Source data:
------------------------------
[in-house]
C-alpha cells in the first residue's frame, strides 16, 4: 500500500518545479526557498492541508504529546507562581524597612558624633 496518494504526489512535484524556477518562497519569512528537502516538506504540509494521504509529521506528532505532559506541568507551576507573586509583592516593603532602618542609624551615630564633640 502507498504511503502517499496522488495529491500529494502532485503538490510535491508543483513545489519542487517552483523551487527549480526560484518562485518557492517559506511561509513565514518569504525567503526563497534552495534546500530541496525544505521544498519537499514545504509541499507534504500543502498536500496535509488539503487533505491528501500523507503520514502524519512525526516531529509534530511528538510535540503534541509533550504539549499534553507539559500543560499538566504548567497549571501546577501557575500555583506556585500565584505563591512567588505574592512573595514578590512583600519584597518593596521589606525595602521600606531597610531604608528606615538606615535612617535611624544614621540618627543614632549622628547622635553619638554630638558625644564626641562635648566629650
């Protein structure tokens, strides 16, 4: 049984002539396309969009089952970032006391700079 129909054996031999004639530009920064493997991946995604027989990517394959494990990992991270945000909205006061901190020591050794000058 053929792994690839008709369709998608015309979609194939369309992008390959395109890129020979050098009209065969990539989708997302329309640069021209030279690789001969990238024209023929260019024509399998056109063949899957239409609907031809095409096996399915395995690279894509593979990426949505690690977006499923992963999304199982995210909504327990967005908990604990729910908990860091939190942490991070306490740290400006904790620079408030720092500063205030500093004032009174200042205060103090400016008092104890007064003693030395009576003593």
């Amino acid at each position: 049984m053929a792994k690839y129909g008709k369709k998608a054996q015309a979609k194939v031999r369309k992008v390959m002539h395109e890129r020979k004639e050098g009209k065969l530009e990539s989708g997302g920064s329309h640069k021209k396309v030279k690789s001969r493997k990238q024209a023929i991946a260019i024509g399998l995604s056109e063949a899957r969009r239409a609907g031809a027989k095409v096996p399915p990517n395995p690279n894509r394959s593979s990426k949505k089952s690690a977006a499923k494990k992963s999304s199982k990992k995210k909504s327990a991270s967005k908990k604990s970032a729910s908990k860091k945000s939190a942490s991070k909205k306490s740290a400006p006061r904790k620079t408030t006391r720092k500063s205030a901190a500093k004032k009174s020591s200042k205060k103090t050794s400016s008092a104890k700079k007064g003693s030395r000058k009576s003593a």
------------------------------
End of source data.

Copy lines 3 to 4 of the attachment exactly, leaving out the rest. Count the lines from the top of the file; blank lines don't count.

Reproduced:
């Protein structure tokens, strides 16, 4: 049984002539396309969009089952970032006391700079 129909054996031999004639530009920064493997991946995604027989990517394959494990990992991270945000909205006061901190020591050794000058 053929792994690839008709369709998608015309979609194939369309992008390959395109890129020979050098009209065969990539989708997302329309640069021209030279690789001969990238024209023929260019024509399998056109063949899957239409609907031809095409096996399915395995690279894509593979990426949505690690977006499923992963999304199982995210909504327990967005908990604990729910908990860091939190942490991070306490740290400006904790620079408030720092500063205030500093004032009174200042205060103090400016008092104890007064003693030395009576003593």
């Amino acid at each position: 049984m053929a792994k690839y129909g008709k369709k998608a054996q015309a979609k194939v031999r369309k992008v390959m002539h395109e890129r020979k004639e050098g009209k065969l530009e990539s989708g997302g920064s329309h640069k021209k396309v030279k690789s001969r493997k990238q024209a023929i991946a260019i024509g399998l995604s056109e063949a899957r969009r239409a609907g031809a027989k095409v096996p399915p990517n395995p690279n894509r394959s593979s990426k949505k089952s690690a977006a499923k494990k992963s999304s199982k990992k995210k909504s327990a991270s967005k908990k604990s970032a729910s908990k860091k945000s939190a942490s991070k909205k306490s740290a400006p006061r904790k620079t408030t006391r720092k500063s205030a901190a500093k004032k009174s020591s200042k205060k103090t050794s400016s008092a104890k700079k007064g003693s030395r000058k009576s003593a």